My pilgrimage is to seek silence and stillness. I know it is hard work to quiet my mind. Also I have to be careful what I expose to it.  However, aligning myself to greater harmony allows me some quiet sanity. Today's media truly may burden my soul.  Yet when I remember of  being with not against  what arises in my psyche I expand greater possibilities of my happiness.

My mind grows quiet in tranquil woods. I am comforted by this form of unconditional surrender. Yes, I am constantly challenged seeing the earth's destruction and despair. Yet, when I embrace the maladies of the world as being just a part of my own impermanent life, I gain a sense of inner renewal. And how I face death awakens my life with the realization when when one passes another thing arises.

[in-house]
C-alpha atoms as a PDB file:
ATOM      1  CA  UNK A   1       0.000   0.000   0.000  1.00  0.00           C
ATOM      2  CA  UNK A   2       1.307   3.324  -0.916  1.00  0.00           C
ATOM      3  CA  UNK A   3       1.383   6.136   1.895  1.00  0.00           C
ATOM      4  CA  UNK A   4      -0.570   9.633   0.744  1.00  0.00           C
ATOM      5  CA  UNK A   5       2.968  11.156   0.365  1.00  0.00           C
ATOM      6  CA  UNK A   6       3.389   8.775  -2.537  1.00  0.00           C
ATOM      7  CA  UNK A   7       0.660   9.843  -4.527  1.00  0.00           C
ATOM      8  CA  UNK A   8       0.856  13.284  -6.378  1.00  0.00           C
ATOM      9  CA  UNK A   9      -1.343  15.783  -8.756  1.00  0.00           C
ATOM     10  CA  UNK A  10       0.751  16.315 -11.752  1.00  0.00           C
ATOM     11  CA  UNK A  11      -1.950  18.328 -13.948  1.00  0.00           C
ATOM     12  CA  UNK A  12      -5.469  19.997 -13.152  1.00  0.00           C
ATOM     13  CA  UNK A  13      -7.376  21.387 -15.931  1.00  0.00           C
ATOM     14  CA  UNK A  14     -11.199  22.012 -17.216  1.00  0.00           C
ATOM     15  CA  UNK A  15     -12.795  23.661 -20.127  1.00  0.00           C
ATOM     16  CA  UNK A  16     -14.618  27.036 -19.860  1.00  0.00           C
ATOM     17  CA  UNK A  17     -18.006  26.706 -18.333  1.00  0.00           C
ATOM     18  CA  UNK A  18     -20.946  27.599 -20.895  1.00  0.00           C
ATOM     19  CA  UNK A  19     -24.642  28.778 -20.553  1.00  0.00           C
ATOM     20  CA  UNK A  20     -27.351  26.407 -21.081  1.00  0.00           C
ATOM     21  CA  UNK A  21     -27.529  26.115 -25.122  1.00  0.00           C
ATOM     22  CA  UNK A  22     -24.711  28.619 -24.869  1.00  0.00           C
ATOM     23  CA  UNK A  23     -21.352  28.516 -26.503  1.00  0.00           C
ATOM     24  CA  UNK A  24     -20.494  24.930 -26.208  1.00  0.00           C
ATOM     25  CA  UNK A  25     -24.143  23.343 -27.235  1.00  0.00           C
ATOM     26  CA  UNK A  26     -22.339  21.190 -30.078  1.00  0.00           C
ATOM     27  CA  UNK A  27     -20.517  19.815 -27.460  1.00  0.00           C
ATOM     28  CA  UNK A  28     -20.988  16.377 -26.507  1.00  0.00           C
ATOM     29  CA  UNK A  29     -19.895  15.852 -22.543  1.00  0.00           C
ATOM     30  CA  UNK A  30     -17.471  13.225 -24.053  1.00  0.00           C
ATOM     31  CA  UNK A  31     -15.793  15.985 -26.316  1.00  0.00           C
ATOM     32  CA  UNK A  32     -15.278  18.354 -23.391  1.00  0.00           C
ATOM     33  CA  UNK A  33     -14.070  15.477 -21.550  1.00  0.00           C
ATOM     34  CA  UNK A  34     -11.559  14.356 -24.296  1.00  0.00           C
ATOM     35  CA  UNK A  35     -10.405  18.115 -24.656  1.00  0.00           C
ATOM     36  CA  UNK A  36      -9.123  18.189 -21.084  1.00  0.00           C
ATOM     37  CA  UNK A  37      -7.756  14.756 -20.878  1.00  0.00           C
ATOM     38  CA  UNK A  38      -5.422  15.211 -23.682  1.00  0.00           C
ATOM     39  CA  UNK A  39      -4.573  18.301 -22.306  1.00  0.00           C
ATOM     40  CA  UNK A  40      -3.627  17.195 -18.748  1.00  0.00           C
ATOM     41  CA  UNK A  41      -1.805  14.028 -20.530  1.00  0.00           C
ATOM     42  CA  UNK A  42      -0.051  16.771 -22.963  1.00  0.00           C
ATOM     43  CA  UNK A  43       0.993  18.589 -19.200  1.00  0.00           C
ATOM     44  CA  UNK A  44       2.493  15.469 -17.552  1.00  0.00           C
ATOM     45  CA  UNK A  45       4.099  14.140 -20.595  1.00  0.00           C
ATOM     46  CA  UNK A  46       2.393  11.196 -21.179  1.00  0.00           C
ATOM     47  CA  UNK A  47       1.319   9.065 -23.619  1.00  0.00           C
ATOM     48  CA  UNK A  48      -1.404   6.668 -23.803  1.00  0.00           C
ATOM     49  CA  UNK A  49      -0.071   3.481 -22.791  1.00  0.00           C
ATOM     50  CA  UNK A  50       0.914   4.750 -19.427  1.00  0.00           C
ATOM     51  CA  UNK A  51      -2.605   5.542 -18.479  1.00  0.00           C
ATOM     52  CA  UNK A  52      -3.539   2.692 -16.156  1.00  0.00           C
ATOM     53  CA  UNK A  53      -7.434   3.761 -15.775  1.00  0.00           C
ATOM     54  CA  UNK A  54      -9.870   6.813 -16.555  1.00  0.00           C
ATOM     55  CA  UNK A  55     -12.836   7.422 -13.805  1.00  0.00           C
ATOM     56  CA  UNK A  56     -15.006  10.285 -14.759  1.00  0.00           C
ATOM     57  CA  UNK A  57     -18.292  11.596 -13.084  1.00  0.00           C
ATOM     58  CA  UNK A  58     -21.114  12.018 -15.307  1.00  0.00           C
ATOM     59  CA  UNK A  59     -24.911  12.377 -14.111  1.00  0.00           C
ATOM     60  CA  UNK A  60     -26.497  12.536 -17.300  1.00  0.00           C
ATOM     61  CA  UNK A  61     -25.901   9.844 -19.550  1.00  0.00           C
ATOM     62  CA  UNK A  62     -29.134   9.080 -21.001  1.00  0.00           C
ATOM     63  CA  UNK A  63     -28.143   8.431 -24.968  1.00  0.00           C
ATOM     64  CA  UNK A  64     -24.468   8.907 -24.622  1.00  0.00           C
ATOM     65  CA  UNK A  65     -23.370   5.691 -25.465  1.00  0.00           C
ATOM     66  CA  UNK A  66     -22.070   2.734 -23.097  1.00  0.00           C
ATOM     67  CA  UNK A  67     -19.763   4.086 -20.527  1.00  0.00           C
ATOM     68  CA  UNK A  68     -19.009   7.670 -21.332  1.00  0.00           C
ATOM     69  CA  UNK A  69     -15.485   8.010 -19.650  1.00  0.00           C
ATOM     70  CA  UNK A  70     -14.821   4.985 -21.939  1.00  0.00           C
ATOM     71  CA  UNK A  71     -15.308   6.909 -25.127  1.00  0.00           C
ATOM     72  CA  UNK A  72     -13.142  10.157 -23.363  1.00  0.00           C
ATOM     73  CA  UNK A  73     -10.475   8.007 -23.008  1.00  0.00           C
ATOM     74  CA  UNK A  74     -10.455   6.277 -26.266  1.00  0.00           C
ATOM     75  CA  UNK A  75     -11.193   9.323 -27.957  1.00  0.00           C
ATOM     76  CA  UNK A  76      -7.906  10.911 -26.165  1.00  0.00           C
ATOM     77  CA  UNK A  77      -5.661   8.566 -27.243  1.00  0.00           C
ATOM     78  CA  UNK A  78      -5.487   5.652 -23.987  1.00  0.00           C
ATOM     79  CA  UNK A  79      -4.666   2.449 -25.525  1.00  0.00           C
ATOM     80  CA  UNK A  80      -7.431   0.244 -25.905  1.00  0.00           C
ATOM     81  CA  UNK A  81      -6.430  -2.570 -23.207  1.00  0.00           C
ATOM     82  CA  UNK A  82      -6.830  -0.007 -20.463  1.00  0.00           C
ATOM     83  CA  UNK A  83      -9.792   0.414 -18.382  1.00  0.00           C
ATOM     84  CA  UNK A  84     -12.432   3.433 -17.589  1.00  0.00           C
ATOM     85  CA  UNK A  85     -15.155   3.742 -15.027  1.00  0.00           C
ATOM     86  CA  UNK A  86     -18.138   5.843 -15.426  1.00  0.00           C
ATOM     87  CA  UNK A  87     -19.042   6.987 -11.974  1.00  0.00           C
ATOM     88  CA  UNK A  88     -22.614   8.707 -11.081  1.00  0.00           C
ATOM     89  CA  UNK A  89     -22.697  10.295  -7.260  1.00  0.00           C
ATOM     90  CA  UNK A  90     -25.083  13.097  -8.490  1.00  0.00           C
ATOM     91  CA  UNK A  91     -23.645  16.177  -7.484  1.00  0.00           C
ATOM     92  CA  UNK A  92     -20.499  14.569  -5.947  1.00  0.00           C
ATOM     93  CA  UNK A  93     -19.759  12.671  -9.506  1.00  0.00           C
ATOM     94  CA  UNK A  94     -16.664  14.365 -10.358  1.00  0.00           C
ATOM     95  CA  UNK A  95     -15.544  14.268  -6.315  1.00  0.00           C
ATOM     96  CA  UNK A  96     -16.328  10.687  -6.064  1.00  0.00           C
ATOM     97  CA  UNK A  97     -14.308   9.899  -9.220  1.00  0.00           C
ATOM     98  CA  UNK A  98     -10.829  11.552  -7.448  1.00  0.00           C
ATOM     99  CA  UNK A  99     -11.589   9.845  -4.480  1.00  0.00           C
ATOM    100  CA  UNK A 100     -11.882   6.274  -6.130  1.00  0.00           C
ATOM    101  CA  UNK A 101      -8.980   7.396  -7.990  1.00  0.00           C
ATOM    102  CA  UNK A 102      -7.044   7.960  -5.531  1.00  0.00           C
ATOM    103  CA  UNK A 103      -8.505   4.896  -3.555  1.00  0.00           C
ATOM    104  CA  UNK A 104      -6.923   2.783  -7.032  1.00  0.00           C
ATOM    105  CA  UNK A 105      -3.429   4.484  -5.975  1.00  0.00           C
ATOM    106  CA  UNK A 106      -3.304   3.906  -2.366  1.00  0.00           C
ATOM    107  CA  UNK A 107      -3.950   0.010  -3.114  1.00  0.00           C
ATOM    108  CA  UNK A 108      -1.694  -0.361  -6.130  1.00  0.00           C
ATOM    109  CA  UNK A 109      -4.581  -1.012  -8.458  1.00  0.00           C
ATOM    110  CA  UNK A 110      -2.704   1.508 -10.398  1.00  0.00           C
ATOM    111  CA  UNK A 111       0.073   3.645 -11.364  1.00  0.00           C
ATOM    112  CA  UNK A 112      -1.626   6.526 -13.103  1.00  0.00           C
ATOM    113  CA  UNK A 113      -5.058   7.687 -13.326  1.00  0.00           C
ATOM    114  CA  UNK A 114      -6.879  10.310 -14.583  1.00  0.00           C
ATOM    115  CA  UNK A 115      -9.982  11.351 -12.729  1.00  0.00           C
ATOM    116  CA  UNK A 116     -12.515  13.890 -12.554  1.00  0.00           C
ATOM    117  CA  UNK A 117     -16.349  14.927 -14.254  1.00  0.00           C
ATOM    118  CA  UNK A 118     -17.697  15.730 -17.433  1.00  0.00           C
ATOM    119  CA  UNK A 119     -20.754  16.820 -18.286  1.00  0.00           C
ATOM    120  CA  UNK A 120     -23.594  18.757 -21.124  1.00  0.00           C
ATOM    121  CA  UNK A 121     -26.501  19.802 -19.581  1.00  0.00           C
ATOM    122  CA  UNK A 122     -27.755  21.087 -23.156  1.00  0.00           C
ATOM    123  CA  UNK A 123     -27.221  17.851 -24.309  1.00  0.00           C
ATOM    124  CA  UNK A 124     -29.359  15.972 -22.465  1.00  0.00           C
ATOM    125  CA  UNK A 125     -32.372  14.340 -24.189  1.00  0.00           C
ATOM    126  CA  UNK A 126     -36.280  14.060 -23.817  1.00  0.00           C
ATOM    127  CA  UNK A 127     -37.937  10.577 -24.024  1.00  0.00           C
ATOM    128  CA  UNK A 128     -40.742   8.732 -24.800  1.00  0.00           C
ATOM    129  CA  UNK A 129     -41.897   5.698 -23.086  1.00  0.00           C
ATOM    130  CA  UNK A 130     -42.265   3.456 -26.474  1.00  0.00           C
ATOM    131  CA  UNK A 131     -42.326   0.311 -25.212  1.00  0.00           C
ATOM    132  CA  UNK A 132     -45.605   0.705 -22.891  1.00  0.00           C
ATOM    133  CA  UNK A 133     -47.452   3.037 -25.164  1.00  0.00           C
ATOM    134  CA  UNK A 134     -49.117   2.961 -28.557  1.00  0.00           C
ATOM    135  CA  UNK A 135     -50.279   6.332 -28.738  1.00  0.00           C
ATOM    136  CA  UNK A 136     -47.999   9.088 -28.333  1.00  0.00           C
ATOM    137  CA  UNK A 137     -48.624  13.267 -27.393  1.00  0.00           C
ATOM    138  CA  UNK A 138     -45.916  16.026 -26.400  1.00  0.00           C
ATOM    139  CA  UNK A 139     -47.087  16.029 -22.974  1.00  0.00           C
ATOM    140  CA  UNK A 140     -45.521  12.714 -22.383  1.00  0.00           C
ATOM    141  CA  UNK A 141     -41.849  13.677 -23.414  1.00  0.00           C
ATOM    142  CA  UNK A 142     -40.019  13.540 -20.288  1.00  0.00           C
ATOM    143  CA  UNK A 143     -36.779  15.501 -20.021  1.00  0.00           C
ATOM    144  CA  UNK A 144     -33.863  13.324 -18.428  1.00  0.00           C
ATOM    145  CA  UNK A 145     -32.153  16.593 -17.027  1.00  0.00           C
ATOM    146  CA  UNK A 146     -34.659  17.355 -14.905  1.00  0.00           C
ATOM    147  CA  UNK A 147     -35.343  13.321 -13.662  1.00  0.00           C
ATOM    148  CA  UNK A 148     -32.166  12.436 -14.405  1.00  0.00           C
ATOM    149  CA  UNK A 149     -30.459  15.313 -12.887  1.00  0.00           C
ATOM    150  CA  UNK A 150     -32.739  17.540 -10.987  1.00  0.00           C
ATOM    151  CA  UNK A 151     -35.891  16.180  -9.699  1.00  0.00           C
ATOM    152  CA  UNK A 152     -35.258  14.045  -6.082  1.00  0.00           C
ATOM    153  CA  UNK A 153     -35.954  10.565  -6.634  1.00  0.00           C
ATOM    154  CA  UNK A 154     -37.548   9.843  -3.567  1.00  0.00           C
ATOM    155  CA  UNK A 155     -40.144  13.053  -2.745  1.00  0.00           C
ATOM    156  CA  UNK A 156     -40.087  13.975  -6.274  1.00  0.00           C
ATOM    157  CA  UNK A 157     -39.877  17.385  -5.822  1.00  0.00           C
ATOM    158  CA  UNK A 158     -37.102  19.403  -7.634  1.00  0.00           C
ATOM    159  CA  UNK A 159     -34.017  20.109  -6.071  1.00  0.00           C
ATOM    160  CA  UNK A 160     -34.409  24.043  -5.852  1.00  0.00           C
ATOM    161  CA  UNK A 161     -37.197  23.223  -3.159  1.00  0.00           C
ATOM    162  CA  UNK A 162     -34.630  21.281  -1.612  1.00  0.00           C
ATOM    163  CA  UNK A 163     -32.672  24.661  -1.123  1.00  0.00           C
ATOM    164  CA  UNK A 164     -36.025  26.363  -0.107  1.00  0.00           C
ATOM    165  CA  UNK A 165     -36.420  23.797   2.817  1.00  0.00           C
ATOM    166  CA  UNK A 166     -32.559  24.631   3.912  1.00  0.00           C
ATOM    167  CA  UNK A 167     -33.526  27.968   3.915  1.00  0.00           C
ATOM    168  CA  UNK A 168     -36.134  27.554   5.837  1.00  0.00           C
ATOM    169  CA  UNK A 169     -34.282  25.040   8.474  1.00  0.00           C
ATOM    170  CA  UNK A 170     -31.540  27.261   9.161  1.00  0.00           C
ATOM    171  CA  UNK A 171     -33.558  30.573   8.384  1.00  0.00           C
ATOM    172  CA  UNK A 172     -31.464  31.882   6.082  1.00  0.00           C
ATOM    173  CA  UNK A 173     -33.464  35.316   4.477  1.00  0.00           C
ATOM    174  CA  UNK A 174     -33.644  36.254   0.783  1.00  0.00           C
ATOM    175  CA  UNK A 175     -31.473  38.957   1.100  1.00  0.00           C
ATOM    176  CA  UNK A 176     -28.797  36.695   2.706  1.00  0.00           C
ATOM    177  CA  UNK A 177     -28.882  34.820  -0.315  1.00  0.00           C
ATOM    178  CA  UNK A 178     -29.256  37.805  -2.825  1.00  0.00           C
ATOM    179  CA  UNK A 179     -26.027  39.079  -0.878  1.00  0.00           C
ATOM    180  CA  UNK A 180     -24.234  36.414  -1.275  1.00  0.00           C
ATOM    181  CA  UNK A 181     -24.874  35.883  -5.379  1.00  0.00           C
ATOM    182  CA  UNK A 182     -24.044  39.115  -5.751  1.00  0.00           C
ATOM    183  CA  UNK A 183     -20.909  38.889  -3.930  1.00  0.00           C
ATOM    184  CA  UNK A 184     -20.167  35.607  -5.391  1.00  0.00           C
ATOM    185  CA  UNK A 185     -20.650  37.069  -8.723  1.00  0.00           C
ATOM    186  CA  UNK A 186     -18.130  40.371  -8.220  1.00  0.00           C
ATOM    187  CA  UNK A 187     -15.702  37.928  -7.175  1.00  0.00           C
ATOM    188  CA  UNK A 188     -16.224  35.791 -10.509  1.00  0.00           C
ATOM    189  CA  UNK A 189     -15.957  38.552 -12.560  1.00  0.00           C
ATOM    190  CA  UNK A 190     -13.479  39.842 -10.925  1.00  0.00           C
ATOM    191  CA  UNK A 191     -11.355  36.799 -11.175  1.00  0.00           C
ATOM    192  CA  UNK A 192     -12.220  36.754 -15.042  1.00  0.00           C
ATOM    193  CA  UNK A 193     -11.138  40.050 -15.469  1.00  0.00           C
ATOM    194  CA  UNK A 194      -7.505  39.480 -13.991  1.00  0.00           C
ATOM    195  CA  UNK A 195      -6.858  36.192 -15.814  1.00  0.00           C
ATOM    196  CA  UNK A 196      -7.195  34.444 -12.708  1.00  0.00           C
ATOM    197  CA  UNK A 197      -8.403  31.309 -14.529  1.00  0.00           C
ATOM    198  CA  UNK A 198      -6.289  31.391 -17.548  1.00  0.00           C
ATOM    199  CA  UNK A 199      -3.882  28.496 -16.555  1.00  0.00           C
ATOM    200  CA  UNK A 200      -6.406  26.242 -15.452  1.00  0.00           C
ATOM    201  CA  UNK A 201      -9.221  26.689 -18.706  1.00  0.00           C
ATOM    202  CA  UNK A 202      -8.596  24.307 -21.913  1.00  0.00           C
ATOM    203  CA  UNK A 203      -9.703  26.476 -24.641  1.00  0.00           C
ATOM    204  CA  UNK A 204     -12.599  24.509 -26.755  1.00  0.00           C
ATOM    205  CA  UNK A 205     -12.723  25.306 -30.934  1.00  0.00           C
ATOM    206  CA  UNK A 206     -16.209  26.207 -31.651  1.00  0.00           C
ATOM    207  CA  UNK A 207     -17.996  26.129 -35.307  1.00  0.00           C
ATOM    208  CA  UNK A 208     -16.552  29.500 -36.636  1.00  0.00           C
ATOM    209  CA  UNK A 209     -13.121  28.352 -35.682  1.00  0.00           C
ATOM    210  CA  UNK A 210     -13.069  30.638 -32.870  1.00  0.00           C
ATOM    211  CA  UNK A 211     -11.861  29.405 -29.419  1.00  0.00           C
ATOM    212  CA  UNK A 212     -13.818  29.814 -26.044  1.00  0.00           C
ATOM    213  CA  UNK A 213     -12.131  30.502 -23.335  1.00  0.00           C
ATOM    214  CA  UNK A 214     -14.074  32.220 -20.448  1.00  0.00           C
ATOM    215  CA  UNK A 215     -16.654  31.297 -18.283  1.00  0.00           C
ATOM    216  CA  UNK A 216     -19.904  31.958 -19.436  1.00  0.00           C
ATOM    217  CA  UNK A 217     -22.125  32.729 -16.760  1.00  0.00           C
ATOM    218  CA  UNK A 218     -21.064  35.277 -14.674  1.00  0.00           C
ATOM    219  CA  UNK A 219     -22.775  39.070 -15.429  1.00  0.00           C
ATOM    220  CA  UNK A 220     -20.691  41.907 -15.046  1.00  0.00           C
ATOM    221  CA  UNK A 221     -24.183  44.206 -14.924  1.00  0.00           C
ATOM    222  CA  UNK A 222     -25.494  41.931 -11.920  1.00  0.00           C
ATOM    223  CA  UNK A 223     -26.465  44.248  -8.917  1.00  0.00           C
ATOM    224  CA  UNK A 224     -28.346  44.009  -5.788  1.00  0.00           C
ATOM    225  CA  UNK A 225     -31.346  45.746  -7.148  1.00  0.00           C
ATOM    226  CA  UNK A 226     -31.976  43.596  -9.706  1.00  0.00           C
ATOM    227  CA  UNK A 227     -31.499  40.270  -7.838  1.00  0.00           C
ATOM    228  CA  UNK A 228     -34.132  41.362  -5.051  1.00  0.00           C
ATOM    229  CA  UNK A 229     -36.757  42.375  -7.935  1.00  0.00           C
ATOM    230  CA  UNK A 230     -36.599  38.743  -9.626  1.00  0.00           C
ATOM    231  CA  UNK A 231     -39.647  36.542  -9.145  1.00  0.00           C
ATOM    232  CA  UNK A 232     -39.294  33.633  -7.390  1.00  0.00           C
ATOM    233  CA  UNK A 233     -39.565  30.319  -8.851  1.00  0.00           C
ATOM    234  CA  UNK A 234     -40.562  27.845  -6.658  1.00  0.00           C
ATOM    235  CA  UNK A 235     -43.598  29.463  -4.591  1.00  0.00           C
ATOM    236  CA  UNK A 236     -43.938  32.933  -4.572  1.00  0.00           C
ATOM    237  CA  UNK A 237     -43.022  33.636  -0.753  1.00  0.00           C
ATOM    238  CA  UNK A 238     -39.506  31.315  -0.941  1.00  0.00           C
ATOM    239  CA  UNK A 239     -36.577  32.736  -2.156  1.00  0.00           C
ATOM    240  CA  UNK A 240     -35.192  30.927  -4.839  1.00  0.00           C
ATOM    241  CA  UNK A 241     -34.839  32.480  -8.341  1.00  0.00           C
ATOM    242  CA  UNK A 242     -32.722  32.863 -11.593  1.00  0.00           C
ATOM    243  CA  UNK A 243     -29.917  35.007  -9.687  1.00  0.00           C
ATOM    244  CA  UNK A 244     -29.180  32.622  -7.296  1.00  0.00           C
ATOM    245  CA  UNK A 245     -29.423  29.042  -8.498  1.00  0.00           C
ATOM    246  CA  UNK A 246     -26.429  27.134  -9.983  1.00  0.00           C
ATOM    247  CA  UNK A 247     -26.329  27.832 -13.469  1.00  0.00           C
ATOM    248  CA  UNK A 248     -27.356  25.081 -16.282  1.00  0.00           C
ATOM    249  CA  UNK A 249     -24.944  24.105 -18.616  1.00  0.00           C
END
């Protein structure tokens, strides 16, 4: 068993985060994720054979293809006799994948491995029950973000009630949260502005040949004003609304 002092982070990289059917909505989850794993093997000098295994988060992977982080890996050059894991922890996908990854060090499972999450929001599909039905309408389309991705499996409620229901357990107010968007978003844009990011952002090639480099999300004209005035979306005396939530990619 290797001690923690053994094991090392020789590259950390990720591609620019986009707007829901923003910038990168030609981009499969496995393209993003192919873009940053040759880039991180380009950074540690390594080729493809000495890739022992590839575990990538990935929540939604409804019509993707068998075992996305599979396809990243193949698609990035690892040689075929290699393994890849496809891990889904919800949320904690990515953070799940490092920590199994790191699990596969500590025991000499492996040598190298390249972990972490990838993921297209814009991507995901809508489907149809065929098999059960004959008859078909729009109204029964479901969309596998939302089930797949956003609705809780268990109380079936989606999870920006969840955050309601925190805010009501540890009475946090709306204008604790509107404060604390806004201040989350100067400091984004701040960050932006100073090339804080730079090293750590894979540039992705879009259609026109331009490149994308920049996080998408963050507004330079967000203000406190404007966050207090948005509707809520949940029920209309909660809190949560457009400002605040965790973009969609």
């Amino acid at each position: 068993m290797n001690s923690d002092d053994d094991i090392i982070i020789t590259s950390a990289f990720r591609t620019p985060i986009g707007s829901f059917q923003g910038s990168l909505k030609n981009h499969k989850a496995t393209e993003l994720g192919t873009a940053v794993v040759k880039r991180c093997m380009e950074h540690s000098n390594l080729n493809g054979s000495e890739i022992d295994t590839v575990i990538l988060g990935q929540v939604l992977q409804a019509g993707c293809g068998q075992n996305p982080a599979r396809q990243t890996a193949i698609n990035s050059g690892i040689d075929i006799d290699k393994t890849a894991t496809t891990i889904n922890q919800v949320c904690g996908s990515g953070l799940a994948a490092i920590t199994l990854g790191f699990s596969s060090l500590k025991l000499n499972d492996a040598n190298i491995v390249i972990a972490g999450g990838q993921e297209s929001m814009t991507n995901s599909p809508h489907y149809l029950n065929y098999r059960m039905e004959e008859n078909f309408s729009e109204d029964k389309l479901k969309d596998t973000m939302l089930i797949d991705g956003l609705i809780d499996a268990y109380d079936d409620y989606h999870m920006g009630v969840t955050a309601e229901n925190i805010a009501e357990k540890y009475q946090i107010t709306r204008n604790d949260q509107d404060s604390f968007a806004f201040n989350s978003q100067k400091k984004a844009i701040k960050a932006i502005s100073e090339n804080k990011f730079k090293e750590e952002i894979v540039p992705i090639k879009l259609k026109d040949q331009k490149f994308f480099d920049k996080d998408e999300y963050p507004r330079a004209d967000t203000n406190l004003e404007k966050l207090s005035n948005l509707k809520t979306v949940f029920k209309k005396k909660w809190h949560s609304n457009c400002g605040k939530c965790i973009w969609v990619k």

Balance comes to me when I go beyond my thinking mind, and  I venture further into the universe. For whatever happens in the future, I can make the best out of the present by appreciating the simple here and now.

Meaning in my life comes from nature. Time spent outside is like an electric plug that recharges my spiritual battery connected to this planet. Consciousness arises all around me and within me, allowing me to experience the web of life, and to see how all that I relate to is so closely interconnected. As I breathe in and out, I know that this Universal Life Force, which ties all things together just as a spider weaves its web, interconnects all things.

At any moment I am susceptible to inattentiveness—and then at such time, something great is lost from my world. But if I listen deeply, I can hear my soul calling. It invites me to visit a forest, or walk along a sandy shore—find a place of calm in the wild. When I remember that I am not a separate being, that indeed I am part of the interconnectedness of life, then my feverishness subsides. No need for an electric shock.

This expanded awareness awakens in me the question of how I can skillfully respect the sacredness of nature and its "wildness." Sacred observing provides me with grace, and a feeling of harmony. Any way I touch this earth is I find the best medicine.